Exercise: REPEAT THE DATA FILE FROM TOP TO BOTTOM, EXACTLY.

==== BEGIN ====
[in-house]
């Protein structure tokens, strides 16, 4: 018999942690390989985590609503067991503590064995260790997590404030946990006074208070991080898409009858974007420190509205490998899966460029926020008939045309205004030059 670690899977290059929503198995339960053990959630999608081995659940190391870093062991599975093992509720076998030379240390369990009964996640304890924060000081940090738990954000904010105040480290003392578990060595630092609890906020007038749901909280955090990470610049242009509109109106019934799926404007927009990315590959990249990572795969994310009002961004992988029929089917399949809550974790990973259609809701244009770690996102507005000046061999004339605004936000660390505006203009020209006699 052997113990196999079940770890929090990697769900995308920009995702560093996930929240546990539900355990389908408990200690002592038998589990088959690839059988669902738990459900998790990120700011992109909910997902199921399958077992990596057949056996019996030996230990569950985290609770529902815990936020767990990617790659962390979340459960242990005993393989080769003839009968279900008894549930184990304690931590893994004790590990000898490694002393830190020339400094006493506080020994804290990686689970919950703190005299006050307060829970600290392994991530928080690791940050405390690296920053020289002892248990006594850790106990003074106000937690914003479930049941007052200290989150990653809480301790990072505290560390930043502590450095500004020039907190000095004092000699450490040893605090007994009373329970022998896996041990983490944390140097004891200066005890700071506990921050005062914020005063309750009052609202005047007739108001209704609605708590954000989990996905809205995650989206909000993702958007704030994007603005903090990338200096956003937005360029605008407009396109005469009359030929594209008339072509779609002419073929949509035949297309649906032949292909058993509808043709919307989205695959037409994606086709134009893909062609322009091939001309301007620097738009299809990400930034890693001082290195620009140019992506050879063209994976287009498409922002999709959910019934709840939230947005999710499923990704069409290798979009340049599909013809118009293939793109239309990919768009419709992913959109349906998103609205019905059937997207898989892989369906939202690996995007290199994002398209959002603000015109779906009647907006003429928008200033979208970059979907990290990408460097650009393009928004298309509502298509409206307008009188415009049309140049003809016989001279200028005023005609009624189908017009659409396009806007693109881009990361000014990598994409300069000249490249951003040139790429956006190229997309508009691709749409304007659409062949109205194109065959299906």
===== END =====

[in-house]
């Protein structure tokens, strides 16, 4: 018999942690390989985590609503067991503590064995260790997590404030946990006074208070991080898409009858974007420190509205490998899966460029926020008939045309205004030059 670690899977290059929503198995339960053990959630999608081995659940190391870093062991599975093992509720076998030379240390369990009964996640304890924060000081940090738990954000904010105040480290003392578990060595630092609890906020007038749901909280955090990470610049242009509109109106019934799926404007927009990315590959990249990572795969994310009002961004992988029929089917399949809550974790990973259609809701244009770690996102507005000046061999004339605004936000660390505006203009020209006699 052997113990196999079940770890929090990697769900995308920009995702560093996930929240546990539900355990389908408990200690002592038998589990088959690839059988669902738990459900998790990120700011992109909910997902199921399958077992990596057949056996019996030996230990569950985290609770529902815990936020767990990617790659962390979340459960242990005993393989080769003839009968279900008894549930184990304690931590893994004790590990000898490694002393830190020339400094006493506080020994804290990686689970919950703190005299006050307060829970600290392994991530928080690791940050405390690296920053020289002892248990006594850790106990003074106000937690914003479930049941007052200290989150990653809480301790990072505290560390930043502590450095500004020039907190000095004092000699450490040893605090007994009373329970022998896996041990983490944390140097004891200066005890700071506990921050005062914020005063309750009052609202005047007739108001209704609605708590954000989990996905809205995650989206909000993702958007704030994007603005903090990338200096956003937005360029605008407009396109005469009359030929594209008339072509779609002419073929949509035949297309649906032949292909058993509808043709919307989205695959037409994606086709134009893909062609322009091939001309301007620097738009299809990400930034890693001082290195620009140019992506050879063209994976287009498409922002999709959910019934709840939230947005999710499923990704069409290798979009340049599909013809118009293939793109239309990919768009419709992913959109349906998103609205019905059937997207898989892989369906939202690996995007290199994002398209959002603000015109779906009647907006003429928008200033979208970059979907990290990408460097650009393009928004298309509502298509409206307008009188415009049309140049003809016989001279200028005023005609009624189908017009659409396009806007693109881009990361000014990598994409300069000249490249951003040139790429956006190229997309508009691709749409304007659409062949109205194109065959299906």